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Olmeda to Lead Latino Journalists

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Thursday, June 8, 2006

Newsmagazines Paint Hispanics as "Intrusion"

Rafael Olmeda, an assistant city editor at the South Florida Sun-Sentinel who says that "as long as concerns over diversity and opportunity fail to be adequately addressed, NAHJ will remain opposed to putting the vast power of media in the hands of fewer and fewer people," is poised to become the new president of the National Association of Hispanic Journalists.

 

Rafael Olmeda

Olmeda, 36, is running unopposed for the office in an election in which members have started voting online. The results are to be announced at the convention next week in Fort Lauderdale, Fla. Currently vice president for print and chairman of the group's Issues Committee, Olmeda spearheaded a survey of Latino coverage in the nation's three major newsmagazines that he said will be unveiled at the June 14-17 convention. "I'm surprised by them," he told Journal-isms today, speaking of the results, "and not positively. I thought it would be better. The question is not so much how many" Latinos there are, "but what's the tone? Very often we're an intrusion. If all you know about Hispanics is from U.S. newsmagazines, then you don't know a lot about Hispanics."

In addition to issues of media consolidation, Olmeda's platform includes persuading Hispanics working in other fields to become journalists by taking advantage of the Freedom Forum's Diversity Institute in Nashville, which trains those who want to change careers and become journalists. He said few Hispanics have done so.

Olmeda, a native New Yorker, also proposed a mentoring program for high school students in which 100 NAHJ members would mentor students from the time they are sophomores until they graduate. "We are not going to achieve parity if we cannot get into college," he said, citing a high Hispanic dropout rate.

Veronica Villafañe, the outgoing NAHJ president, called Olmeda a hard worker. "He's done a great job as vice president/print. I expect for him to work even harder as president of NAHJ. I will demand it," she told Journal-isms.

"My legacy has been giving importance to Spanish-language journalism," Villafañe said, and she said she would announce at the convention a partnership that would assist journalists who want to improve their Spanish-language skills.

"I would certainly encourage him to continue to push for journalists who work in Spanish-language media," said Villafañe, anchor-reporter at the San Jose Mercury News and Channel 11 in that California market.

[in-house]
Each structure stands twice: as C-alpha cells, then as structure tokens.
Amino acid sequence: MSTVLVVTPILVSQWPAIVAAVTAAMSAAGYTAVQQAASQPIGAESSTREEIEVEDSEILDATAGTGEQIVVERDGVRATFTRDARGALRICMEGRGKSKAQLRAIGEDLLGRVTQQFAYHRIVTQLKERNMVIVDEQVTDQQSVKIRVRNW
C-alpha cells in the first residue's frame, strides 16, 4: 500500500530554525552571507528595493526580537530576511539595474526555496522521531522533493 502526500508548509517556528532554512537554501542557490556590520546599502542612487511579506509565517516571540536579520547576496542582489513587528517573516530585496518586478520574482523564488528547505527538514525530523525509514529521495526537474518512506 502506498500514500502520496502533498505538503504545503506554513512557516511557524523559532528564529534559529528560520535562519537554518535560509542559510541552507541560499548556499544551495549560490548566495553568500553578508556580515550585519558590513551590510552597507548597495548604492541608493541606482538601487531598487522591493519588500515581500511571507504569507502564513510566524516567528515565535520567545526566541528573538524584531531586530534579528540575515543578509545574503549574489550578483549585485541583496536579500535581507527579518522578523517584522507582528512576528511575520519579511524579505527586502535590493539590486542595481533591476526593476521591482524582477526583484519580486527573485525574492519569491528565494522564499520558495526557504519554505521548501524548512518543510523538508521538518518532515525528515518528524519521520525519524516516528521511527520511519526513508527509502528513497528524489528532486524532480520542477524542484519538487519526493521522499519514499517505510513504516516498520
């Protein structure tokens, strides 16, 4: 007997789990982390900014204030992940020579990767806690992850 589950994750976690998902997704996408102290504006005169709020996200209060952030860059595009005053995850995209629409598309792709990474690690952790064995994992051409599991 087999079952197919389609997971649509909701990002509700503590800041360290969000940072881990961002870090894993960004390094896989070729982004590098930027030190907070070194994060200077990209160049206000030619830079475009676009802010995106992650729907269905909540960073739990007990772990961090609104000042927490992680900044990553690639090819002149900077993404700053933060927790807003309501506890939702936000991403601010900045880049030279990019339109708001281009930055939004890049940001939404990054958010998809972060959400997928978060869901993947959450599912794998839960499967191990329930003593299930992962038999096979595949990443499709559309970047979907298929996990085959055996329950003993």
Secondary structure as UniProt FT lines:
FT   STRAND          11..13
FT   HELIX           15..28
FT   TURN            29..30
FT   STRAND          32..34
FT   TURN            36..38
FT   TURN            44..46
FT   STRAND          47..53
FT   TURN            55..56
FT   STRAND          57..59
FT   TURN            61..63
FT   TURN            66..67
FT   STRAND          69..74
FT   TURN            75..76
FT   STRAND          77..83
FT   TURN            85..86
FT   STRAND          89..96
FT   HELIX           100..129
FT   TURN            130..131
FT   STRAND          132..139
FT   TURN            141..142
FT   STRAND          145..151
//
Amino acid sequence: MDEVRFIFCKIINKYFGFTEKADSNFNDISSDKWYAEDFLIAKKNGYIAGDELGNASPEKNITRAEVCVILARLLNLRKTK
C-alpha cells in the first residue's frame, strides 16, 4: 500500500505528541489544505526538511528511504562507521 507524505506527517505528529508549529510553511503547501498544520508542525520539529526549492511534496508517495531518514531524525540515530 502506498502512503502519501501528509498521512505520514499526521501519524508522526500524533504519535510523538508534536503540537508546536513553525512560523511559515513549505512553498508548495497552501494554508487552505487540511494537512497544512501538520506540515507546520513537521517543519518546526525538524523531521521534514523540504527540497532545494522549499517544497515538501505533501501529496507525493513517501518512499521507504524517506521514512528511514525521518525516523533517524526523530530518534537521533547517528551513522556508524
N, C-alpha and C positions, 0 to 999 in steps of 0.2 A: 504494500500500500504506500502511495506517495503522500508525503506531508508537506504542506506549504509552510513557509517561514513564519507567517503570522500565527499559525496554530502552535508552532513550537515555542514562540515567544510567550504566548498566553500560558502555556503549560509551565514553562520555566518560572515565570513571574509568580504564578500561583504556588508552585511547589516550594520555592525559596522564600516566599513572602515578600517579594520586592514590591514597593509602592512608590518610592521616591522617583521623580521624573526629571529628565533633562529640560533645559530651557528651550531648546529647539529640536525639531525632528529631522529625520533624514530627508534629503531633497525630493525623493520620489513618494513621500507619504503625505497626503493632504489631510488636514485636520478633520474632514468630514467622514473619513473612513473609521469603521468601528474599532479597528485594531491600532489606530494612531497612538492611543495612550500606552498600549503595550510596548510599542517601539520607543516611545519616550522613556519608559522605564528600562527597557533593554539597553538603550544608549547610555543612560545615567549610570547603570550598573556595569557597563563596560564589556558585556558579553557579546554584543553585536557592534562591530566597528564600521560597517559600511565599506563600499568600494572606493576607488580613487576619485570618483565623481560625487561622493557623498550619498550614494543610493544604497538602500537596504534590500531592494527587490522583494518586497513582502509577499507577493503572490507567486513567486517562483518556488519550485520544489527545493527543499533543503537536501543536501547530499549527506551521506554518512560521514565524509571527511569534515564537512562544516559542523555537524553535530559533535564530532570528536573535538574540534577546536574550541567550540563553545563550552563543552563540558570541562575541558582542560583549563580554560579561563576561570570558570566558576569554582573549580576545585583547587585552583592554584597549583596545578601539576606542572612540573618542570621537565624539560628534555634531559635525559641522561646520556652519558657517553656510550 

She also noted the NAHJ board's interest in increasing public access to the Internet and whether rules should be relaxed on cross-ownership of media. She emphasized that "just because I'm stepping down as president, I'm not going to be far away. NAHJ is part of my life."

NAHJ moved toward media-ownership concerns under the presidency of Juan Gonzalez, the New York Daily News columnist who led the organization from 2002 to 2004. Olmeda said he would "build on" the legacies of Gonzalez and Villafañe.

The association begins its convention with about 1,988 members, Executive Director Iván Román said, approximately the same number as the Asian American Journalists Association, which had 2,320 members in 2004 and 1,976 in 2005.

Roman said 1,600 to 2,000 people were expected in Fort Lauderdale, and that Jorge Castañeda, former foreign minister of Mexico, has been added to the program.

Two positions on the ballot are contested. Manuel "Manny" De La Rosa, a reporter at KRGV-TV in the Brownsville, Texas, market, and Luis Cruz, news director at KYMA-TV in Yuma, Ariz., are running for vice president-broadcast; and David Combs of the University of Missouri and Christine Show of Syracuse University are vying for student representative.

Running unopposed are Cindy Rodríguez, Denver Post columnist, vice president/print; Elizabeth Zavala, assistant metro editor, Dallas Morning News, secretary; Sam Diaz, assistant technology editor, Washington Post, financial officer; Lavonne Luquis, Web editor at the National Education Association, at-large member for online; Claudio Alvarez-Dunn, managing editor, Primera Hora, at-large for the Spanish-language press, and Gary Piña, Arlington County bureau chief for the Fort Worth Star-Telegram, general at-large representative.